When Your Matrimonial Home is a Gift

You could be couch surfing with friends if your ex gets the house when you split. Your destiny depends on who owns the house and if it was a gift.

Whatever Happened to Your Perfect Marriage?

Things were going well for you until you separated, you say. You had a nice home in a good neighbourhood, a gas barby in the backyard and a two-car garage out front. On top of it all, your wife or partner was a loving, devoted mother to your childen. How did it all go so wrong?

Love and Marital Licence 

Things happen. Around 38% of Canadian married couples separate or divorce, usually in the first 14 years. What matters now is how you’re going to get off the couch and back into your home, if you are. Who owns the home could decide that for you.  

Who Owns Your Matrimonial Home   

Naturally, only legally married couples can own matrimonial homes. Matrimony is the state of being married and although common-law marriages are recognized by the Family Law Act, that doesn’t apply to their home. When you’re married, on the other hand:

  • you have equal rights to matrimonial homes located in Ontario
  • even if your spouse owned the home premarriage
  • or they are the only one on the property title.

Only the residential part of a home qualifies. For example, a house on farmland or residential part of a commercial property are included, but not other parts.

Living Separate and Apart in the Same Home

Good news! You may not have to couch surf. if your spouse or ex is agreeable, you can live in your matrimonial home after separation or divorce. It may not be the friendliest of arrangements, but that’s up to the two of you. Only if your spouse gets exclusive possession, usually because of a divorce order, violence, ongoing conflict or because it’s in the best interests of the children, can you be forced out. Until or if that happens, you can live in the same home while separated as long as you don’t fraternize by having sex, eating or cooking together or going out as a couple. 

Who Lives Together When They’re Separated?

Plenty of couples do. Caring for children, saving money, between jobs or no real place to go — any reason can make sense. Your spouse or ex can’t lock you out, change the locks or prevent you from staying unless you agree to leave or they have a court order, separation agreement, you get divorced or the rental lease ends.

Having Multiple Matrimonial Homes

Yes, you can have more than one matrimonial home. Any home, owned or rented, where you regularly spent time together as a family or couple before separation can be matrimonial. That includes your Etobicoke townhouse, income property on Lake Huron and cuddy cabin cruiser in Whitby. A property you moved into by yourself because your marriage was failing may be a matrimonial home, as long as you would have shared it as a family.

Rental Homes Are Matrimonial

Your right to live in your matrimonial home extends to rentals. You may not own the home, but as a couple you can decide who gets to live there.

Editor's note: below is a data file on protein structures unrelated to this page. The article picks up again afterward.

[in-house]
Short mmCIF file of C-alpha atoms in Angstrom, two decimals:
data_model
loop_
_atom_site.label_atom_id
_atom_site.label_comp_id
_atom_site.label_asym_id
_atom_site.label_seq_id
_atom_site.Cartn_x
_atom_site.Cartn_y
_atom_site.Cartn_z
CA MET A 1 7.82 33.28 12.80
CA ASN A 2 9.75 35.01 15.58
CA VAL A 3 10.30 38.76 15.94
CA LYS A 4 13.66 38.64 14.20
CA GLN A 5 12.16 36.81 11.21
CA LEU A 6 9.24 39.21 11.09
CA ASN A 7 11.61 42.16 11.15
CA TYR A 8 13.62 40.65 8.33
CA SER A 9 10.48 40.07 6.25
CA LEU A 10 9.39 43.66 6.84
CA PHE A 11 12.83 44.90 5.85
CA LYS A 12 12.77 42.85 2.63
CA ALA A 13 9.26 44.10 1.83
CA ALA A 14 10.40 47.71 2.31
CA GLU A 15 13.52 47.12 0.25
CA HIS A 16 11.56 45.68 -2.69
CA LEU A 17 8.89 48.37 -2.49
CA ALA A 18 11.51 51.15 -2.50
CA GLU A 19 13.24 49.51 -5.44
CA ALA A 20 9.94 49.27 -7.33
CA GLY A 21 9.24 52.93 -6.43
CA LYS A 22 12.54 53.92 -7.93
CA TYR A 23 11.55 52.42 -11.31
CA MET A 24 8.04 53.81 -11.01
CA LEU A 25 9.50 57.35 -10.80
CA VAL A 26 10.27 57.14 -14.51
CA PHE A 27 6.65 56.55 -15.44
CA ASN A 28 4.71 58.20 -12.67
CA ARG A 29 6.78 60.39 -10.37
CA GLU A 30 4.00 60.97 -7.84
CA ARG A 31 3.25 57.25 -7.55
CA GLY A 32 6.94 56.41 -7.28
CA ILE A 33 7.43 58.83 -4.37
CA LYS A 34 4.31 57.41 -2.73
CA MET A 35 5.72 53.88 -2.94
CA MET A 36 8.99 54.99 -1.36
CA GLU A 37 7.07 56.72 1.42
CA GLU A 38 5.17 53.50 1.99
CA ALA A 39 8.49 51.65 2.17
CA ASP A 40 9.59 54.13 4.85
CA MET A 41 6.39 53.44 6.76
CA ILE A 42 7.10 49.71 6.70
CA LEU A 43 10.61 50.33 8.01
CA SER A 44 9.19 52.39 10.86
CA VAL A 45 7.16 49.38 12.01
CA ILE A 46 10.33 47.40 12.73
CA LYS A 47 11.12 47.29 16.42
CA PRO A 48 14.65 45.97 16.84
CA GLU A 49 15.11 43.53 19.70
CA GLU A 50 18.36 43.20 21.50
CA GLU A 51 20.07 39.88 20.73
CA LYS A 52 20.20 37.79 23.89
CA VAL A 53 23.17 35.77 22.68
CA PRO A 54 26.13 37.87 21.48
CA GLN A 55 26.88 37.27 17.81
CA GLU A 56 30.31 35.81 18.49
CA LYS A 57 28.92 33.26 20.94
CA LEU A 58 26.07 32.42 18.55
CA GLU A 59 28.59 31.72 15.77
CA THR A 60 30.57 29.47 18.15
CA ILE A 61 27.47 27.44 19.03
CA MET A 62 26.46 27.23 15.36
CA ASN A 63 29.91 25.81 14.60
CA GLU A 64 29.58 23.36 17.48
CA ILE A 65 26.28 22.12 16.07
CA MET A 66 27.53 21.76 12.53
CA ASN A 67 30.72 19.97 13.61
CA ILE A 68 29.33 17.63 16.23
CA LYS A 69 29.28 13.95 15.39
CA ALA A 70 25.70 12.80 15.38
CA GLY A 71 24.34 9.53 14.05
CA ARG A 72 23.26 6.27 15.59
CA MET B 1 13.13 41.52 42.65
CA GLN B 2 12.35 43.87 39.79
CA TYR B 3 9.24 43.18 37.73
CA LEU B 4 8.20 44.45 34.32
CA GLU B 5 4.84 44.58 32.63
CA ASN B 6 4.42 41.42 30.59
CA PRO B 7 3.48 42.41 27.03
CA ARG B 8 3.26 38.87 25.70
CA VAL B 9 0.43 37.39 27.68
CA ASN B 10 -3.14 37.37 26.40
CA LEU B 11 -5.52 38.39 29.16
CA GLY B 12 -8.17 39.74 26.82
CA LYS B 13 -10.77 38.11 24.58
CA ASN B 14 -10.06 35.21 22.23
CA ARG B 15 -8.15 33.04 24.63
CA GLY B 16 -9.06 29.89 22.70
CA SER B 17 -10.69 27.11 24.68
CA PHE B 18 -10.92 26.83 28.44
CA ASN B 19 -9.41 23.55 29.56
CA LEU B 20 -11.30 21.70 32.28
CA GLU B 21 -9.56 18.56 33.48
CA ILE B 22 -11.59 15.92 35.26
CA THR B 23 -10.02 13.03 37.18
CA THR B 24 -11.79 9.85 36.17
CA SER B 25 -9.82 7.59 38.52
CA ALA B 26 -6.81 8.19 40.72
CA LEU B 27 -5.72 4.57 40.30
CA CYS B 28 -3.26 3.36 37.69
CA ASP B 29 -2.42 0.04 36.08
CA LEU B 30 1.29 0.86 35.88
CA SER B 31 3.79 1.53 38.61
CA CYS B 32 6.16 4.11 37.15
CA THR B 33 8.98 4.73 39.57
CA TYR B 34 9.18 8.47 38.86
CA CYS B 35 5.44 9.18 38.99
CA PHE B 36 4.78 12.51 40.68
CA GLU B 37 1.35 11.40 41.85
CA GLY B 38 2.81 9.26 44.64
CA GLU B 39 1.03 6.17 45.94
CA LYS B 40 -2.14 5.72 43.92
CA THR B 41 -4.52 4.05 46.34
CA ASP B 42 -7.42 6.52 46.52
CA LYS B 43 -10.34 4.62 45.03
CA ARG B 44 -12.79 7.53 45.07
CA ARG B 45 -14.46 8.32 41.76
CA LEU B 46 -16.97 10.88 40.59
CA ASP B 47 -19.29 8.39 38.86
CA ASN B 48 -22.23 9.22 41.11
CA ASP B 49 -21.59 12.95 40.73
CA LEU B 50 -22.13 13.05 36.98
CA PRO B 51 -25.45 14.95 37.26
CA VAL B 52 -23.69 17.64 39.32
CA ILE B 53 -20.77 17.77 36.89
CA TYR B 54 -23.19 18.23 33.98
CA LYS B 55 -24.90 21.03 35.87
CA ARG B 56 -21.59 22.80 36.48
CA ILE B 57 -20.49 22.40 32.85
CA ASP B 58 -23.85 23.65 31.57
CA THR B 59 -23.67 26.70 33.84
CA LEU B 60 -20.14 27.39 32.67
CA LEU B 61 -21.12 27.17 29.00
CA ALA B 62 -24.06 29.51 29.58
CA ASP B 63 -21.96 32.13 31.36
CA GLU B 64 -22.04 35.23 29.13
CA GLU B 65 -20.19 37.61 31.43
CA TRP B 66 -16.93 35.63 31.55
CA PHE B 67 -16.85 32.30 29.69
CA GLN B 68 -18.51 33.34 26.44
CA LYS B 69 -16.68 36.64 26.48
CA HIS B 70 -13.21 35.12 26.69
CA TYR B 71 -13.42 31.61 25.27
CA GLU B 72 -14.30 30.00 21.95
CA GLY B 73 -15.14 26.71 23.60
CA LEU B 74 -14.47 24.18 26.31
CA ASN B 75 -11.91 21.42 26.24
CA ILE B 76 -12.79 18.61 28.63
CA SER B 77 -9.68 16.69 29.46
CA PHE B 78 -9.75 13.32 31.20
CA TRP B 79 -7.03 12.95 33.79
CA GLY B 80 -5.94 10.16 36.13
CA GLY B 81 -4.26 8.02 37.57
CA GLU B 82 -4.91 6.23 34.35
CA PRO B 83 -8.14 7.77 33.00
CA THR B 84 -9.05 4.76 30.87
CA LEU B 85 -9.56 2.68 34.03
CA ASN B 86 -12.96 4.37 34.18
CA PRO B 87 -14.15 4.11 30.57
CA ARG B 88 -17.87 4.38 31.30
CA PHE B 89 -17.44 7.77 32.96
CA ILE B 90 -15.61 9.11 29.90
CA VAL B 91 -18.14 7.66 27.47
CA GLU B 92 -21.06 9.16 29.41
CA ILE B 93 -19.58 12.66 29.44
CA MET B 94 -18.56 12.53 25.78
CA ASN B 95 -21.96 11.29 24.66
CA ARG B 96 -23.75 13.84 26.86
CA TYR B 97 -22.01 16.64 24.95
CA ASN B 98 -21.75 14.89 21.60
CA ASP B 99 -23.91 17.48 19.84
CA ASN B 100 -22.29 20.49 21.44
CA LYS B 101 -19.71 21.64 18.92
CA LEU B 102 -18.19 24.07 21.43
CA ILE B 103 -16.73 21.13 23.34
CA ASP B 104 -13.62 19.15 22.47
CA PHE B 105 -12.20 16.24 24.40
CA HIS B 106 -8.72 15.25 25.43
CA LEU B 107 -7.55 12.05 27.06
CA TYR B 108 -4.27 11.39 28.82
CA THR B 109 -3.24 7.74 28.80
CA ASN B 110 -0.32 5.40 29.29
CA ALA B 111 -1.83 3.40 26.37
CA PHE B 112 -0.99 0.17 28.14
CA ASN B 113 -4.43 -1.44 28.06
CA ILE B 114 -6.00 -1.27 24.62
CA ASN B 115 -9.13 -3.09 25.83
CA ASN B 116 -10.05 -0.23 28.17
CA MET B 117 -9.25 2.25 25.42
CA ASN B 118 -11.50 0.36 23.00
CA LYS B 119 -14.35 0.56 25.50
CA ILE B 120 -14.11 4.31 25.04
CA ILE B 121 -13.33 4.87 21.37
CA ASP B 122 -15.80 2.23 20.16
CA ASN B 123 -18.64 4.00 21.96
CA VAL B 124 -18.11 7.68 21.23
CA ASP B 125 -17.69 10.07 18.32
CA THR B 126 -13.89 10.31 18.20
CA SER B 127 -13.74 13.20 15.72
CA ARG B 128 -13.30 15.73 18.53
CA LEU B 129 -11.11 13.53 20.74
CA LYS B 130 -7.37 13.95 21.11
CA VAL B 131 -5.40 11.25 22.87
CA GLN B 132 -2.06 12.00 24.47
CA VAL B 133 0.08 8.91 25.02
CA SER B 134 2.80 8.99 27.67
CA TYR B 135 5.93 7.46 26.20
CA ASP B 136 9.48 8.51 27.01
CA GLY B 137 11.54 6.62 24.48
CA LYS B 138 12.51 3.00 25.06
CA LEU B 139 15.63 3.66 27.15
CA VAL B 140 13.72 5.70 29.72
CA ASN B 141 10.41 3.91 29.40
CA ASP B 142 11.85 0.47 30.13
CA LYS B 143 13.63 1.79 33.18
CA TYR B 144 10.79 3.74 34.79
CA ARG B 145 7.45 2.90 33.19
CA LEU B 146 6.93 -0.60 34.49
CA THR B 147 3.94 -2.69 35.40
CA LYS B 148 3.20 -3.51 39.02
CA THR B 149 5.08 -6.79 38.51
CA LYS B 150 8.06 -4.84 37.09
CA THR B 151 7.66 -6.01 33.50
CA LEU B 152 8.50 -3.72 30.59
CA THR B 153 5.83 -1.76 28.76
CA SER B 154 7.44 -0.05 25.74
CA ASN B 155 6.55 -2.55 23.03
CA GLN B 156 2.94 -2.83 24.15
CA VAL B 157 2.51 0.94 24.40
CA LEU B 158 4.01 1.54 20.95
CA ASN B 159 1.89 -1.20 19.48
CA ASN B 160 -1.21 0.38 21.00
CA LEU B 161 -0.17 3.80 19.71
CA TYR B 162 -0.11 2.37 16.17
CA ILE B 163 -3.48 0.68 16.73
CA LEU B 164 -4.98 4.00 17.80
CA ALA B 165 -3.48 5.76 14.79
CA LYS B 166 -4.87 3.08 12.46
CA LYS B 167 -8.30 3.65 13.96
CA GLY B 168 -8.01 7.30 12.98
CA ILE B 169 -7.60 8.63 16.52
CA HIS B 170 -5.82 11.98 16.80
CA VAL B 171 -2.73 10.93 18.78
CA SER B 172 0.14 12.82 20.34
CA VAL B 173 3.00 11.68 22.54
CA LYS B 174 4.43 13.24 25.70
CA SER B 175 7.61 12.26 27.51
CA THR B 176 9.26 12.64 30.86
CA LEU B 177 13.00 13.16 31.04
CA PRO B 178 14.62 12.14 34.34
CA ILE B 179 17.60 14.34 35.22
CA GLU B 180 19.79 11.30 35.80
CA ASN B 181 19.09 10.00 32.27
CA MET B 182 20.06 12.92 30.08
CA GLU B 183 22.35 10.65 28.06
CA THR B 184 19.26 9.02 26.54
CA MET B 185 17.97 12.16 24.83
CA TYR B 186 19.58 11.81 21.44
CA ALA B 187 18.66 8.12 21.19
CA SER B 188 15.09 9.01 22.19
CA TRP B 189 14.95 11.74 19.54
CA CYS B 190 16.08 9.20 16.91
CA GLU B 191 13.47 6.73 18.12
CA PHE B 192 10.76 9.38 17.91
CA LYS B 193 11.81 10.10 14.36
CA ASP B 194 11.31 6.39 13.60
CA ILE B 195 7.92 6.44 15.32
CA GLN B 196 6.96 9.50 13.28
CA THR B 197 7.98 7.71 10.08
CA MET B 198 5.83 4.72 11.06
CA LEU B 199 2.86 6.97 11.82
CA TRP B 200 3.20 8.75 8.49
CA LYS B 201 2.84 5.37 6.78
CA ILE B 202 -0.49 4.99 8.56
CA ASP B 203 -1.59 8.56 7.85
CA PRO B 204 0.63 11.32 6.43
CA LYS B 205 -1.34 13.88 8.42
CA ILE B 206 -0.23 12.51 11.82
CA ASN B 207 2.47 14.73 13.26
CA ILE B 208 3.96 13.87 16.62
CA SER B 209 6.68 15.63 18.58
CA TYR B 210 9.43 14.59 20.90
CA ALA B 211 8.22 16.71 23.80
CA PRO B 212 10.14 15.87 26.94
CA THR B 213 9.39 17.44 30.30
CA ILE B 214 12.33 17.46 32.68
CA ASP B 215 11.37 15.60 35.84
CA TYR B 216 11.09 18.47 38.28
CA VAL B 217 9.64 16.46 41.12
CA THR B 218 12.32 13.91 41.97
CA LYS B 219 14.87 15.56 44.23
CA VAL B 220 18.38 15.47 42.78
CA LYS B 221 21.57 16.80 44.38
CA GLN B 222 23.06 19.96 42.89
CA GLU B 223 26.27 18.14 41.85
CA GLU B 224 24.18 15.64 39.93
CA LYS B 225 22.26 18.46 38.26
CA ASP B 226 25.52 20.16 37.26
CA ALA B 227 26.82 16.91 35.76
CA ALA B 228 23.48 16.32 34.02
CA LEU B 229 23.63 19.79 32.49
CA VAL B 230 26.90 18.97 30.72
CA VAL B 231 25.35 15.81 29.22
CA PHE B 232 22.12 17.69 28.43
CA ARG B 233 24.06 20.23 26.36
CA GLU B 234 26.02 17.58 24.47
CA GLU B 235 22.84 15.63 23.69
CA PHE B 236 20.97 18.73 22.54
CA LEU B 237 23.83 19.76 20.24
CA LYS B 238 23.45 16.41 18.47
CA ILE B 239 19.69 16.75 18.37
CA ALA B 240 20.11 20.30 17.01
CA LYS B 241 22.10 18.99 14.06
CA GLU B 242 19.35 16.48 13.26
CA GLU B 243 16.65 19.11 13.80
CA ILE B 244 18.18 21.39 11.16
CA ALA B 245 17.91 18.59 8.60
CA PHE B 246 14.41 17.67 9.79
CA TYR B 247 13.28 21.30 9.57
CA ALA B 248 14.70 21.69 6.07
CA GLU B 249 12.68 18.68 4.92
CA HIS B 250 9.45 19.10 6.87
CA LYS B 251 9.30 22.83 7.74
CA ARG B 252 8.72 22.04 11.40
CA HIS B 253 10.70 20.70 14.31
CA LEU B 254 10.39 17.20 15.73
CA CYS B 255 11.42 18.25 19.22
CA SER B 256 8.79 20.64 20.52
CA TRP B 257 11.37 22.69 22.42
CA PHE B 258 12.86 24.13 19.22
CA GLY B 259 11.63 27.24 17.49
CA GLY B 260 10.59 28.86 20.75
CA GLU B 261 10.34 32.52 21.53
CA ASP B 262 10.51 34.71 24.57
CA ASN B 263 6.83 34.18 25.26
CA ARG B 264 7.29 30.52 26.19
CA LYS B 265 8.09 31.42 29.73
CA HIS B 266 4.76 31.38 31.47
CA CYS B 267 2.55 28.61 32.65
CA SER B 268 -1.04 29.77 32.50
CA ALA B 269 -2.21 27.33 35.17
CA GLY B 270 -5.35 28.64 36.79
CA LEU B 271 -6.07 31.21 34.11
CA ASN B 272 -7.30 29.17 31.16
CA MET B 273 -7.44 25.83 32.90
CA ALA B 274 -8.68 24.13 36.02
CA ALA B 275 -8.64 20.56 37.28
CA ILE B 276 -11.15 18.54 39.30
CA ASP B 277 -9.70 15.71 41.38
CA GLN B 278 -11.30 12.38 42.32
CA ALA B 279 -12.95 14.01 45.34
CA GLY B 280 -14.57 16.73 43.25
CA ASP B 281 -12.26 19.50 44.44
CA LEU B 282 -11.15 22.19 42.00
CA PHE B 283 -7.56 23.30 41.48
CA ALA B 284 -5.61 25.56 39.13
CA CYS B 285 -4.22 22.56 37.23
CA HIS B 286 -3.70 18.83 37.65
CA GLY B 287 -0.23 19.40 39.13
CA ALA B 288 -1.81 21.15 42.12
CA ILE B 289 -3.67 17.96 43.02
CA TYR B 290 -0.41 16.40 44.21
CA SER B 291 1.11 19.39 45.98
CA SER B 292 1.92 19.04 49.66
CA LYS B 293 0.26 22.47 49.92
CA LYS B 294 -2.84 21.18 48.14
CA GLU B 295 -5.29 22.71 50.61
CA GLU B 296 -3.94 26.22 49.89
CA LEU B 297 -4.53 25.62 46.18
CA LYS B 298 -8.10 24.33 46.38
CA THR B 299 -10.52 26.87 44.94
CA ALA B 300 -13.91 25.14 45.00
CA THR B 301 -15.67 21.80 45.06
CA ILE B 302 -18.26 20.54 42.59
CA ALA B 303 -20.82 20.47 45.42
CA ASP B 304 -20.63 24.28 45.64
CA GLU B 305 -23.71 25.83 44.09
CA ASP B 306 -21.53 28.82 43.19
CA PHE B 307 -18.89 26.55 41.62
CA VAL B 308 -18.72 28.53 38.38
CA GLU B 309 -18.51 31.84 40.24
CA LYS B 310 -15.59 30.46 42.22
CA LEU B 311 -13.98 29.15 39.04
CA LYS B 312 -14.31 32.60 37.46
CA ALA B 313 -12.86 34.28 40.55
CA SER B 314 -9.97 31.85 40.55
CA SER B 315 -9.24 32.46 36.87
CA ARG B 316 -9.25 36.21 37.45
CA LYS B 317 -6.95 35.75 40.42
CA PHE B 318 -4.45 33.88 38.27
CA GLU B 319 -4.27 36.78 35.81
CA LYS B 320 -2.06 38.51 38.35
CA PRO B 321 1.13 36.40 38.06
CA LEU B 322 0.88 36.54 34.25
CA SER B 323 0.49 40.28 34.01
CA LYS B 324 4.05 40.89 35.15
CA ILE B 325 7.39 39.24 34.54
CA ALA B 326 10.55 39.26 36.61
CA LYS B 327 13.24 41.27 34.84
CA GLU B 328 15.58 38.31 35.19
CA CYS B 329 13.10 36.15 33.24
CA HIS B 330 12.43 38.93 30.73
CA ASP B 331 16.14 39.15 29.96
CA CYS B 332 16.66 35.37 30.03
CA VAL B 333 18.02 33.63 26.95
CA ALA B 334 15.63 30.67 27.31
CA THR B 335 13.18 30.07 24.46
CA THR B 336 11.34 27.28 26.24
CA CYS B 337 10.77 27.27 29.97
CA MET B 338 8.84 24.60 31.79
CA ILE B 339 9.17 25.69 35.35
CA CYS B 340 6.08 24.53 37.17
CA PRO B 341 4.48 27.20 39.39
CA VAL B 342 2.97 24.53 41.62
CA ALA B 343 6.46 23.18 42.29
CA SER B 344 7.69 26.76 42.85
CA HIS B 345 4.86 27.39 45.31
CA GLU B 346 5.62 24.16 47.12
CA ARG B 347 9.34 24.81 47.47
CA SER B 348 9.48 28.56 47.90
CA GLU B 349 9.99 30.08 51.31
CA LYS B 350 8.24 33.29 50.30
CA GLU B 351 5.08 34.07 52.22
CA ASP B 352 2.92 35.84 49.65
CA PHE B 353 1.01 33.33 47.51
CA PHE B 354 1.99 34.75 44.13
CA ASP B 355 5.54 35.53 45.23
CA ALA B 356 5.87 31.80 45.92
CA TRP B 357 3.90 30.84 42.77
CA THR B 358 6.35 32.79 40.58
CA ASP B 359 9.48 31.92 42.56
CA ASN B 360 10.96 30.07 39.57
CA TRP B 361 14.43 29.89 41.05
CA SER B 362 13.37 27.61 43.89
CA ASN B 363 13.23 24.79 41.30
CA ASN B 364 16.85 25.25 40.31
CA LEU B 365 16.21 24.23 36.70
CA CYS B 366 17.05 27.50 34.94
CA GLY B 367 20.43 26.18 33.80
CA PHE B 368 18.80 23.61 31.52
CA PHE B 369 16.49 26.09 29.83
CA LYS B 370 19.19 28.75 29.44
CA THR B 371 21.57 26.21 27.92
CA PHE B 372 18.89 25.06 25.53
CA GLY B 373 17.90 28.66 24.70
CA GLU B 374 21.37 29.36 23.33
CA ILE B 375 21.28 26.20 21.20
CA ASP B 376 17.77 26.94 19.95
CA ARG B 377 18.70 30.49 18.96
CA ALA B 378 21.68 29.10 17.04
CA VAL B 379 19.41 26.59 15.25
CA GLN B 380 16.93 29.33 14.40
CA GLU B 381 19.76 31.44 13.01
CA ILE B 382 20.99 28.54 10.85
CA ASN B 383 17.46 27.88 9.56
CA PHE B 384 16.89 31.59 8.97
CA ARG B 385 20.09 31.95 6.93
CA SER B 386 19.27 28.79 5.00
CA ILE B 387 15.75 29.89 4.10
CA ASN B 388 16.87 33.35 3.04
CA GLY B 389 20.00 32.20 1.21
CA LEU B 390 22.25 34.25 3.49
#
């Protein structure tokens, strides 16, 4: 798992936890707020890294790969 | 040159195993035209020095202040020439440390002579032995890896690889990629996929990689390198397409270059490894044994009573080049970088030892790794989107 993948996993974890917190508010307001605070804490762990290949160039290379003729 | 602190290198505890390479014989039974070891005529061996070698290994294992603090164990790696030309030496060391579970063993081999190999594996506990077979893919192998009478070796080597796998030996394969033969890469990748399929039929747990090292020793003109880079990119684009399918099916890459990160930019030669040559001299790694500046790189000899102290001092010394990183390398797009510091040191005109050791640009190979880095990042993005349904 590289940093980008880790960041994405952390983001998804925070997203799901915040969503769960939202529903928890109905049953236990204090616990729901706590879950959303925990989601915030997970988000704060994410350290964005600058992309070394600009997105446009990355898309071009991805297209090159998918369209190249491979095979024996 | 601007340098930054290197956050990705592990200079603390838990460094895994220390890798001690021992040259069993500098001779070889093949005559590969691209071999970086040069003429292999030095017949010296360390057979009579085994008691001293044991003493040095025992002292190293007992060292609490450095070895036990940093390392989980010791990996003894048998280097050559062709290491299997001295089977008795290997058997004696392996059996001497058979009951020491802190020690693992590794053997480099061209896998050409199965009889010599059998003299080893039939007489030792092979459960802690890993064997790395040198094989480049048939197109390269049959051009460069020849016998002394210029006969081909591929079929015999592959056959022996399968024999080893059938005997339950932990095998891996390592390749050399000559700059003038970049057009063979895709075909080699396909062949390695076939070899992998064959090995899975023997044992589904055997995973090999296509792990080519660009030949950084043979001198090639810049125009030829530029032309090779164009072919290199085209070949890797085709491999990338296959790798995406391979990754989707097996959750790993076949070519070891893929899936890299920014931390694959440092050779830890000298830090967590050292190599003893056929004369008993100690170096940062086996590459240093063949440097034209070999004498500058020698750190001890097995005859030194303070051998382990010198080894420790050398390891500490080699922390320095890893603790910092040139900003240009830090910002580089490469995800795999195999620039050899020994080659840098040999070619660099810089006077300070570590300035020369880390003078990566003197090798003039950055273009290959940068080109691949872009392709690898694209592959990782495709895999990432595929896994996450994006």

Divorce Changes Everything

Moving out doesn’t affect your ownership or property rights. Of course, once your divorce is final, you’re no longer legally a spouse. You guessed it. No spouse, no matrimonial home. Relax. Most divorces conclude by either spouse buying the matrimonial home or selling it and sharing the proceeds. 

When Your Home is a Gift

Fabulous. Your spouse’s parents gave you a home as a wedding gift. Who wouldn’t be over the moon? Now that things aren’t working out, check the fine print. They may have gifted the home to your ex, not both of you. Provided your in-laws expressly stated the home was a gift to your spouse only, you may be out of luck. 

Selling a Matrimonial Home That’s a Gift

What’s theirs is theirs and when a gift belongs to your spouse alone, you won’t get any share of the original value if they sell it or transfer the gift to another asset. But if your spouse uses the sale proceeds to buy a new home where you live together, you could claim the new asset is net family property.

What Happens to Interest or Income From Gifts

Again, a rich uncle has to state (say in a will, email or letter) if interest or income from their gift is intended for your spouse’s benefit alone. Otherwise, the interest or income may be included in net family property. More riches for you.

How Mingling Gifts Affects Net Property

Your spouse sold her home and put the profits into jointly owned stocks. Now you’re in the money. By mingling the sale proceeds with joint assets, she made what was hers both of yours. Using gifted money to buy a home can also tip the scales. If your spouse dipped into a joint bank account to pay for the home, even if the money she used was a gift, the onus is on her to prove it.

Watch Those Prenups and Marriage Contracts

Making a vow to go your separate ways in a prenup or marriage contract could leave you out in the cold again. Signing a marriage contract or prenuptial agreement makes it a legally valid document. Don’t give the house away unless you mean it.

Your Home Goes Corporate

Your spouse owns the majority shares in a corporation that has legal title to your home. Under the Family Law Act, she owns the home. Better luck next time.

Get Your Share of the Matrimonial Home

Axess Law’s Ontario family law lawyers help you make your case for a share of the matrimonial home when you divorce. Talk to a divorce attorney anywhere in Ontario via online video conference 7 days a week, day or evening. Make an appointment by dialing 1-877-522-9377 or in Greater Toronto 647-479-0118 or use our online booking form. In person meetings with family lawyers are available at our Ottawa, Toronto, Scarborough, Vaughan, Etobicoke, Mississauga Winston Churchill or Mississauga Heartland law offices.

Click here to learn more about Axess Law’s family law services.

Photo by S. Hermann & F. Richter|Pixabay.